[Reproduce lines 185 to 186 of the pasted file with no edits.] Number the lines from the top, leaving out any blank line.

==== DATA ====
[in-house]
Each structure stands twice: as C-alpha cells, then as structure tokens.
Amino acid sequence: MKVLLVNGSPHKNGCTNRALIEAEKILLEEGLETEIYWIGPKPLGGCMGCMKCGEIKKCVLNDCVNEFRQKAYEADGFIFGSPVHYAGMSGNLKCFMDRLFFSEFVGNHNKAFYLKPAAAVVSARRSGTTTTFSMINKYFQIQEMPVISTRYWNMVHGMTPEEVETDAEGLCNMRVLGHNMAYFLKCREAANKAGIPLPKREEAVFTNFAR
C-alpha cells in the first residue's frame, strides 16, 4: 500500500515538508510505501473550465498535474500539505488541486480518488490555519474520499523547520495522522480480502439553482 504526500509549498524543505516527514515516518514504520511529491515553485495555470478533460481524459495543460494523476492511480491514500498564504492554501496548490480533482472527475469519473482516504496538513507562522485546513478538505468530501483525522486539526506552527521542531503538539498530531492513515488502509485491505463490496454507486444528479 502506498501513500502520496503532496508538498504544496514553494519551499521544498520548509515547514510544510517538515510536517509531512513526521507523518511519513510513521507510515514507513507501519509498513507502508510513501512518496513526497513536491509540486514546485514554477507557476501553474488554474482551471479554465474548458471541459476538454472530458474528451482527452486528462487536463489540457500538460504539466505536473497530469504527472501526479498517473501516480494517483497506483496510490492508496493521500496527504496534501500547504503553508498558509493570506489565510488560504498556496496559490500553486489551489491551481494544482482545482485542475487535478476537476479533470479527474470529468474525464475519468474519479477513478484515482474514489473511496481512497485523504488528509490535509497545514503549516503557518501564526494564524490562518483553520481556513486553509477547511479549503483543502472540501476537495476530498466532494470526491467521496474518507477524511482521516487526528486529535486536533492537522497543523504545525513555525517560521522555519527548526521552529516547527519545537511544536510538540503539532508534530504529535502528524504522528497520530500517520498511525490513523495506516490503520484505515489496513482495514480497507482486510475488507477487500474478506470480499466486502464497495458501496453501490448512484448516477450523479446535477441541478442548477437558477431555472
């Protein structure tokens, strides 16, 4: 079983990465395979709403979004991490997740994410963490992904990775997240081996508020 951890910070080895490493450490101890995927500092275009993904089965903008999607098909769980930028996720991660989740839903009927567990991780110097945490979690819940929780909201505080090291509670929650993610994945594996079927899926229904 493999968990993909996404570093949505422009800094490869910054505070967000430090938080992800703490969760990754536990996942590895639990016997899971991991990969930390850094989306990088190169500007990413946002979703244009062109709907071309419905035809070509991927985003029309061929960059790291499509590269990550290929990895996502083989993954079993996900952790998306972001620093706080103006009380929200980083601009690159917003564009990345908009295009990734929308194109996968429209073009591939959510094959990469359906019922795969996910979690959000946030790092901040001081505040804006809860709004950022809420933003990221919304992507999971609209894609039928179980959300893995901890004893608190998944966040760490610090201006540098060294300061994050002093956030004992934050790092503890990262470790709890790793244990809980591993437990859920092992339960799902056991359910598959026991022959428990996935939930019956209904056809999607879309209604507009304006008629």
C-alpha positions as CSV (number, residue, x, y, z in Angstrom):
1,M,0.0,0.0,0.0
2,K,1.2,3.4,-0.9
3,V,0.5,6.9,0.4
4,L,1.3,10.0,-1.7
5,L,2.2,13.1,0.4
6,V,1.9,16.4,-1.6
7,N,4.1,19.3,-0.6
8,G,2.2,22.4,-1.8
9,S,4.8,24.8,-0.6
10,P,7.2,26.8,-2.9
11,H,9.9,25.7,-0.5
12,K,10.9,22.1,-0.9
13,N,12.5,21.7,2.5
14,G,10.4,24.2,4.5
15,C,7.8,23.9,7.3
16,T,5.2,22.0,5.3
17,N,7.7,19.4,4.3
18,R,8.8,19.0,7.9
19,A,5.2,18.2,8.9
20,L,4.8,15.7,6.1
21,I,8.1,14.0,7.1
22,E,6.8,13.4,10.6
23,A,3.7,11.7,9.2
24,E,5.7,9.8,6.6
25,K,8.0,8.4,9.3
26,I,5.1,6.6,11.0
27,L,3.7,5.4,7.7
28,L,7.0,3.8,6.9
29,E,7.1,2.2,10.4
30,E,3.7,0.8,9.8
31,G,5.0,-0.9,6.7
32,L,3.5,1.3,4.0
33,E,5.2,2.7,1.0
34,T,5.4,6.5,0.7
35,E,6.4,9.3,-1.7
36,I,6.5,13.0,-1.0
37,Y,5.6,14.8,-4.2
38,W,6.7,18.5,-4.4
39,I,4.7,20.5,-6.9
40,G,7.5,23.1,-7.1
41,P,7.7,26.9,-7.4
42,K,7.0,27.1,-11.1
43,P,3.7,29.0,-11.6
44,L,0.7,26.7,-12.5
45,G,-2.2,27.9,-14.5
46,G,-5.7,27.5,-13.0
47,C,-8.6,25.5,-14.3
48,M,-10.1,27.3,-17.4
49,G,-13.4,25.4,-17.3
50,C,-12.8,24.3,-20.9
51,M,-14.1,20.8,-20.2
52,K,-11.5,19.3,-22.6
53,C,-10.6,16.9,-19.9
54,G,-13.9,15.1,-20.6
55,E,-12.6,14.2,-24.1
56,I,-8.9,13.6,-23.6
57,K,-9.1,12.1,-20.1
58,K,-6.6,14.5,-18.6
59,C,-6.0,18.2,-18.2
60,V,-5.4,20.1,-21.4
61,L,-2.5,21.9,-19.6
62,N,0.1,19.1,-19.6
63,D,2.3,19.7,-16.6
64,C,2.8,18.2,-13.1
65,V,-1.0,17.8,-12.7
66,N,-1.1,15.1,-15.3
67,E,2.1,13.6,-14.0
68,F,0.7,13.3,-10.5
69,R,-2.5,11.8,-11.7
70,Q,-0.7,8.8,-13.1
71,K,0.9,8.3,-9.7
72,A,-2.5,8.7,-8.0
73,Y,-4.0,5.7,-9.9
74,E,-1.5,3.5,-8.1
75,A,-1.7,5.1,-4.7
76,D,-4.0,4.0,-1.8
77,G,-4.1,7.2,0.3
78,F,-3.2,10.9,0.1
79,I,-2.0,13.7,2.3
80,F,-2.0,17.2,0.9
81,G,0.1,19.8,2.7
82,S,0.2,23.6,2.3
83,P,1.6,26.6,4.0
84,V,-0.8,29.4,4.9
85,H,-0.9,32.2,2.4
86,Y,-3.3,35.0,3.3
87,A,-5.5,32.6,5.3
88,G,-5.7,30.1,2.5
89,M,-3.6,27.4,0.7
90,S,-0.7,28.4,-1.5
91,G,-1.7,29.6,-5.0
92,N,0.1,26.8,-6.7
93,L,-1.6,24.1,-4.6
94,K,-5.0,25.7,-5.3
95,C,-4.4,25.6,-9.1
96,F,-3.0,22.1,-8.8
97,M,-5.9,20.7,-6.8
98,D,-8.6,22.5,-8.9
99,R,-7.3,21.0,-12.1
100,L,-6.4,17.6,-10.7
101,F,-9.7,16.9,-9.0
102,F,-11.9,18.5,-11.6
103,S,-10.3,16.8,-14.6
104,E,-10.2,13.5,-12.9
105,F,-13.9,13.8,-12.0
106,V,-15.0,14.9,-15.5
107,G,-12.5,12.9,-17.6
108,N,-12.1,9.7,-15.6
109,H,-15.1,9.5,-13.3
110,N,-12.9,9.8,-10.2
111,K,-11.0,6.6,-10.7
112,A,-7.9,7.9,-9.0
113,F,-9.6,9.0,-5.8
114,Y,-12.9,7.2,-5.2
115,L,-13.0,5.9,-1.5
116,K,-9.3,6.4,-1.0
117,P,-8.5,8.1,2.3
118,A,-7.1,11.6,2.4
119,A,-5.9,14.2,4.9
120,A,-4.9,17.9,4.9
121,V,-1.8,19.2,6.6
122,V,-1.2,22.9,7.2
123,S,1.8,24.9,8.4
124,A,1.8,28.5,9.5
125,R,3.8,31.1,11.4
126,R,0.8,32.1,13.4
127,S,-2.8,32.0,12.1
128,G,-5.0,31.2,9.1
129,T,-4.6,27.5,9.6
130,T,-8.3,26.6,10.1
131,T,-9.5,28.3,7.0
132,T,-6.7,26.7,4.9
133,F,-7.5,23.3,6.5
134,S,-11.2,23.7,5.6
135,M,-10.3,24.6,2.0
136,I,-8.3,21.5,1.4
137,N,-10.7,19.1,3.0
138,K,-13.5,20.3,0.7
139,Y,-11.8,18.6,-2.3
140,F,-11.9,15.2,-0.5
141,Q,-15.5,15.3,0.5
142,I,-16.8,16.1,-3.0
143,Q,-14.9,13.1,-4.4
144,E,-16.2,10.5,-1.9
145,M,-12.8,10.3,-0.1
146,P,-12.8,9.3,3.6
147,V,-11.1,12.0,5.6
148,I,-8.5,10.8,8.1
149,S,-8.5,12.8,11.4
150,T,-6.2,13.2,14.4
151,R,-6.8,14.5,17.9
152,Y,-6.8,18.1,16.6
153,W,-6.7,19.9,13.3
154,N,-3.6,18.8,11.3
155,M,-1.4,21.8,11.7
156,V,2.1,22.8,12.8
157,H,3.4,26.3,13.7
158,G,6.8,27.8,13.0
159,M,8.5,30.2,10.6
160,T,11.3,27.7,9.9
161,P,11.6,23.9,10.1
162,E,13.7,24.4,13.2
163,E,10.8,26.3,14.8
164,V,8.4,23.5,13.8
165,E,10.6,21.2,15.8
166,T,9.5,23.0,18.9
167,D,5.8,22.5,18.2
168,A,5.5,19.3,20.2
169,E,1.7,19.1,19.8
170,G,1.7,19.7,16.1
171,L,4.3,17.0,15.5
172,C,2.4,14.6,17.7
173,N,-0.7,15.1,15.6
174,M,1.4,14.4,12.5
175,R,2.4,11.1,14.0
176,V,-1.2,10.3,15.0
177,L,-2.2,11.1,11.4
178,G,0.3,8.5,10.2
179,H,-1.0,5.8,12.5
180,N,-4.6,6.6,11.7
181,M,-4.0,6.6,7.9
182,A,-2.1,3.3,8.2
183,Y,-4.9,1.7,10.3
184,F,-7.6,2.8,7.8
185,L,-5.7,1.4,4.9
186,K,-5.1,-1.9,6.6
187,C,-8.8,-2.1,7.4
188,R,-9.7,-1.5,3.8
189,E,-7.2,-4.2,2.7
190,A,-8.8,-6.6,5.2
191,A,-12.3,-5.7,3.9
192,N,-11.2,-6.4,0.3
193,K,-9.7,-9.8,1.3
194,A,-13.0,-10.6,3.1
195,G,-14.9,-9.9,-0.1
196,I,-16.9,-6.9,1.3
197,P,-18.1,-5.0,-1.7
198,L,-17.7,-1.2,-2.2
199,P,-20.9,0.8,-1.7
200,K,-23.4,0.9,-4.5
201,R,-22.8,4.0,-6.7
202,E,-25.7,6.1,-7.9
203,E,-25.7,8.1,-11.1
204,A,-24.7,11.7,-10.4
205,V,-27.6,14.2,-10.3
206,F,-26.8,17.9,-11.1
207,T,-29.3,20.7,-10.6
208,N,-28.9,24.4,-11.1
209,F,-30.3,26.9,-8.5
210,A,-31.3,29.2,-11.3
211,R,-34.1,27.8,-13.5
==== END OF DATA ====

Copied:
179,H,-1.0,5.8,12.5
180,N,-4.6,6.6,11.7